following her mixtape domination, her fans, the barbz began to gather. i remember when i first started coming to new york, i would go straight to the DJ booth in manhattan and request nicki minaj; the DJ’s would look puzzled. wrong borough at the time for such requests, i guess. “beam me up” was dropped in 2009, and was ultimately the mixtape that introduced nicki to the music audience which still supports her to this day. on that mixtape, nicki got personal and also began combining singing along with her rap lyrical prowess. when i first heard “beam me up scott” i immediately began to ask who this new girl was. the flow was infectious, the lyrics were ridiculous and minaj spit shit talking about, “if you see a itty bitty piggy in the market, give that bitch a quarter and a car- tell her park it. i don’t fuck with pigs like as-salamu alaykum, i put ’em in a field; i let oscar myer bake ’em”. her rap flow quickly got attention, and that same lyrical approach as well as the costume gimmicks followed her, and fashion opened up to her.

there was a proper balance of lyrical seriousness and rap humor that culminated over the course of the last three years of minaj’s career. I’m gonna give you a musical recap so that we can cut away to the cultural shit, because as important as the music is- it’s reactant interfacing with such is where the true importance lies. to her credit, minaj has a cumulative discography of three studio albums, involvement with three compilation albums, sixty-six singles, seventy-one music videos, as mentioned the three mixtapes and twelve promo singles. following her exit from the mixtape scene, came the year of 2010. after her triple platinum feature on young money’s, ‘bedrock’. came one of the most high profile single features, by the graces of mariah carey. following that feature came twelve others that same year.

those twelve singles penetrated mainstream radio, surfacing minaj to the forefront of not only rap music, but pop music. the music industry is seemingly built on the staging of powerful singles. it’s all about positioning, and minaj’s career has seen some of the greatest positioning in the history of music. in 2011, followed eight more features. 2012, followed six more features. 2013, seen ten features- as minaj has fast become the go-to for mainstream pop relevance. a long way since her days on the mixtape circuit. with her three studio albums under her belt, minaj made a platinum debut while those sales have slowed since then. providing, that even the most popular female rapper has to stay on her game to compete and stay on top. minaj’s entry into music has widened the gateways for hip-hop in a way that raises the bar for what is expected of such artists. minaj made history at the top of december, trailing the release of her third studio album, “the pinkprint” earning her 58th career hot 100 hit. nicki is the only female rapper to do so, in the 56 year chart history.  on youtube alone, minaj’s views are currently set to 2,550,739,568- and will likely grow by the minute.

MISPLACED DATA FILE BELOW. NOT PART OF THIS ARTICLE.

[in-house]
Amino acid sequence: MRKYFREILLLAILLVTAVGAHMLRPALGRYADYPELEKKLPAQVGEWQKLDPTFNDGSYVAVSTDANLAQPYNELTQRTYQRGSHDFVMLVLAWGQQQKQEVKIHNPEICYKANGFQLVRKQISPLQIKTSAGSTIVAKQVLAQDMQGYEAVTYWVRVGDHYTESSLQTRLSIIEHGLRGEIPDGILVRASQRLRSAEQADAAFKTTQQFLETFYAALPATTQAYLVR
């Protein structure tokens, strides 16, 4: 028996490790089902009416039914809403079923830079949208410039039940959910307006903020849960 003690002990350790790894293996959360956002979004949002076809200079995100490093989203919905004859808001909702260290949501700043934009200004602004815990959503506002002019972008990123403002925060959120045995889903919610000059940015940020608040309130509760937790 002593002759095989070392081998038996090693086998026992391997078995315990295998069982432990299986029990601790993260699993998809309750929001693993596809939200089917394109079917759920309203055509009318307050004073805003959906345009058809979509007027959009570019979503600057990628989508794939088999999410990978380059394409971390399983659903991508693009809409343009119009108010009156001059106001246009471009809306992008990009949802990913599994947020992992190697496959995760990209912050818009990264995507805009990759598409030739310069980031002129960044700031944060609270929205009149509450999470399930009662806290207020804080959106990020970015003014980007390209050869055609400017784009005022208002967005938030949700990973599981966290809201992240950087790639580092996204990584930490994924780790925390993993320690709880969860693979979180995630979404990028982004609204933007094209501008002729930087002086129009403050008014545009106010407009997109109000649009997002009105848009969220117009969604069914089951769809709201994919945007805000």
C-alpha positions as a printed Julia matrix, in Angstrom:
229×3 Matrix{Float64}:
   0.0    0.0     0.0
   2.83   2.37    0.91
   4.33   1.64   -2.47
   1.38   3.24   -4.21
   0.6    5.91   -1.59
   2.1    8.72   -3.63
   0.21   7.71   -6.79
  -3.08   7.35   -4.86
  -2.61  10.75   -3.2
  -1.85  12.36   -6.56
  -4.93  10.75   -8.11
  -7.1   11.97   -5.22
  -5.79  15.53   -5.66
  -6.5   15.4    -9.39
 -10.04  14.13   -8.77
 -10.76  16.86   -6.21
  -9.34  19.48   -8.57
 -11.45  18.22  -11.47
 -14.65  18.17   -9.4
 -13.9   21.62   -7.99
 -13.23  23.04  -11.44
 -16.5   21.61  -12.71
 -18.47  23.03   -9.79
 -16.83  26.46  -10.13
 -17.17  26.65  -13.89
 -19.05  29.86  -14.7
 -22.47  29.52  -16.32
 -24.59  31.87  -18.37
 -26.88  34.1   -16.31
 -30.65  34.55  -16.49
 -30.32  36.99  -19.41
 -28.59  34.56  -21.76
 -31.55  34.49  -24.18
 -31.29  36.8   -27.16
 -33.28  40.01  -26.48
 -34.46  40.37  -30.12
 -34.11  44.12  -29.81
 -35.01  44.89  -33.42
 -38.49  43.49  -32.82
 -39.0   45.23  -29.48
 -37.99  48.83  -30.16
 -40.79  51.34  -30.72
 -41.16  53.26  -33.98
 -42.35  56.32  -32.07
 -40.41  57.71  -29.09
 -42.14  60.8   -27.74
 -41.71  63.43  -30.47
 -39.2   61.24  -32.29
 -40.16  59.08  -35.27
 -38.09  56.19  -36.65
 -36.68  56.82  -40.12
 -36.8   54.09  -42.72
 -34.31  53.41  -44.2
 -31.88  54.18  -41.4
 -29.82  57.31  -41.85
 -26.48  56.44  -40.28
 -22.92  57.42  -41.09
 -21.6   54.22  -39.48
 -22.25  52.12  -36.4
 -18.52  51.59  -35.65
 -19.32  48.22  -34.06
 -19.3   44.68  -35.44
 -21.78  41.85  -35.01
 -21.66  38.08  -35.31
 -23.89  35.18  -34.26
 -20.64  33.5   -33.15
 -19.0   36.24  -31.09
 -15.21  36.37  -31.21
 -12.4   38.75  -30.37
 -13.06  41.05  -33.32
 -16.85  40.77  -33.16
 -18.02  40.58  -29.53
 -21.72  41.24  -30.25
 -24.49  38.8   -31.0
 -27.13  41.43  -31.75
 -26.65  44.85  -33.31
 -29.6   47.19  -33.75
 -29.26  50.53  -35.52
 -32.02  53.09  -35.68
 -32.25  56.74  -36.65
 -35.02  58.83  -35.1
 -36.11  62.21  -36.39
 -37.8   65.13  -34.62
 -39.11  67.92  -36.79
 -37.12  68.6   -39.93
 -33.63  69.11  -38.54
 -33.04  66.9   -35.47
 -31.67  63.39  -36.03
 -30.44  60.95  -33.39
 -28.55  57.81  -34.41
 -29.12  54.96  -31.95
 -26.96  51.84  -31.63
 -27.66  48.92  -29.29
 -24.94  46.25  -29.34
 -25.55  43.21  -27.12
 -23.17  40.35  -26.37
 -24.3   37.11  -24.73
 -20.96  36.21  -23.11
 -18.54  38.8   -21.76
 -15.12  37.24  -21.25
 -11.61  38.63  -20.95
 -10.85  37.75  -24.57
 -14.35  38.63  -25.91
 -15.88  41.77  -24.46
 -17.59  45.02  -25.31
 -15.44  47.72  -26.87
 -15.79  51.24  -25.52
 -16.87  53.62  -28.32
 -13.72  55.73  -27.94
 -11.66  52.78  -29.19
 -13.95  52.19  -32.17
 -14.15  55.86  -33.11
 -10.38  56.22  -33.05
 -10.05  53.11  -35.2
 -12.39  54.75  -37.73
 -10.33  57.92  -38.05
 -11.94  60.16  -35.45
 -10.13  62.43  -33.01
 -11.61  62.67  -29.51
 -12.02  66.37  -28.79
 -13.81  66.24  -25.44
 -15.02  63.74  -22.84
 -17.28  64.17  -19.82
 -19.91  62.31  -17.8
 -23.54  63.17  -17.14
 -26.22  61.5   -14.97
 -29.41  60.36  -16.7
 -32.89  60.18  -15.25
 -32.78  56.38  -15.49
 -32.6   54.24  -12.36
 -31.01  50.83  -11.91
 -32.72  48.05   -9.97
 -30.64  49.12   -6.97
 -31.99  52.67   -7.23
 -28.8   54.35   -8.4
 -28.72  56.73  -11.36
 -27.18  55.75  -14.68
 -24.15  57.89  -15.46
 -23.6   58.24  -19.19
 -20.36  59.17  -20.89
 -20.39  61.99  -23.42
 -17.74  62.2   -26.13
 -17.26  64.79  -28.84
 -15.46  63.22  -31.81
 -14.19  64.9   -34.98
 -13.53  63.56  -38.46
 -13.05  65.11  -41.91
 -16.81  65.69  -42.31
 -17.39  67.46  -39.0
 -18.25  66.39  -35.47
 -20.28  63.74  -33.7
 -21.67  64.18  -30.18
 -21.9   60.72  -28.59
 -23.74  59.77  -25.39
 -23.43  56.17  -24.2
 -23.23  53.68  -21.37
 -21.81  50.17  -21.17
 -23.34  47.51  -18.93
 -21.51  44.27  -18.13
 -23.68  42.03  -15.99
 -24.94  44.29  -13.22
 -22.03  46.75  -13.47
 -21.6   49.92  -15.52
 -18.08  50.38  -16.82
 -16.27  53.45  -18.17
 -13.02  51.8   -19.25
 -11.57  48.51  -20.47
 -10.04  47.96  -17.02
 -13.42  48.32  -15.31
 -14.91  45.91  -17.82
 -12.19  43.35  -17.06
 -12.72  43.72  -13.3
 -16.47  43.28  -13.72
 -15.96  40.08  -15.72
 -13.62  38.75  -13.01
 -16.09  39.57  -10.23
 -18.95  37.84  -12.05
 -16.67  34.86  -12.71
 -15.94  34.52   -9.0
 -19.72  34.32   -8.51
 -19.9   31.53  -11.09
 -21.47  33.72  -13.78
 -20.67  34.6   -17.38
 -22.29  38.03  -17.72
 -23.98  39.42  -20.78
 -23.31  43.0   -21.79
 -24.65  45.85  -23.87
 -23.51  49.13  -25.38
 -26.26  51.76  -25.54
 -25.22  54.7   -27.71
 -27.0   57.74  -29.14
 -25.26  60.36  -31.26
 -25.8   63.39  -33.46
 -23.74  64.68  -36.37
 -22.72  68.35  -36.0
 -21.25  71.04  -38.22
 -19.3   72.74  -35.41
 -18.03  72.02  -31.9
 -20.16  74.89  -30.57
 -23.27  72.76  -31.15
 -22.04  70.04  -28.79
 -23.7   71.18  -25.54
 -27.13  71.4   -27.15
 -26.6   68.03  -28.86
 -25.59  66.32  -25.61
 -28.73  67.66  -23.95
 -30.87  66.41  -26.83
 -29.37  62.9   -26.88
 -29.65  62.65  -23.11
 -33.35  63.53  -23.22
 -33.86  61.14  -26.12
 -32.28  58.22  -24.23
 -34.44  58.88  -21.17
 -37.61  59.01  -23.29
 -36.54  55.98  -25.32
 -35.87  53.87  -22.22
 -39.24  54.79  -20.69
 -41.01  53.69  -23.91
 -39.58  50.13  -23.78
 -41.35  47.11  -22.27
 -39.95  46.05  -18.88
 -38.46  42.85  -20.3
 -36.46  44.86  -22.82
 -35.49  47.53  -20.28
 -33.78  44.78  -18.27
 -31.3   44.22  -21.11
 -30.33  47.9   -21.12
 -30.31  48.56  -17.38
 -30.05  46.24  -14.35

amidst charting greatness, headline favoritism and even unstoppable visibility, minaj represents the furthering of females in rap music. most important to hip-hop is that of the music. equalling importance in the music is the message. often times arrogant, in your face and unapologetic, the visage of rap music is often what distracts consumers who do not support the art form. the magic is in the lyrics, and the birthing of a voice. what nicki has done for females was re-defined their voice. in borrowing elements utilized by pop marketing, nicki has surpassed all other females in the music industry because, as a female in the rap game, she absolutely stands alone. without forgetting all the females that have come before her, nicki encapsulates the fierce flow of salt-n-pepa or roxanne shante, while also representing the mass commercial cross marketability of queen latifah. she took notes from the lil kim formula, but paid very close attention to the errors of that formula, understanding when to show restraint to penetrate the pop market. there is a gutter, ride for my dude till i die type of attitude that reminds us of foxy, while her wild style seemingly takes notes from the missy elliott formula. with her latest release, “the pinkprint” available now, there is a return to rap lyricism, in a serious, relatable way. this new album is for all who feel, have loved and love.

whether she was talking shit or being disrespectful to mariah on idol, or that she’s stolen a few moves from lil kim with her image, no one can dispute the lyrics. and therein lies the true heart of rap music, at the core of hip-hop. minaj has represented an awareness of bigger business, which has all aided her in this new era of what music is. there is a need for balance, for relativity and reliability to create emotional connections with fans, which nicki has done marvelously. with her entrance into films, her unabashed approach to personality, she represents a true comfort in the spotlight. utilizing her love of acting, minaj understands how to shift from role to role, wearing a number of hats in business, music and performance. long from now, the influence of nicki minaj will be seen in the predecessors that follow in her foot steps. she has reclaimed the pathway for women in music, in a way that has not been done before. the cultural impact she has made and continues to make will survive her forever. her contribution as stated will not be ignored.

 

support female rap by purchasing “the pinkprint” now available on itunes
this is an installment of the sound vs. style music feature series
click here to view past artists featured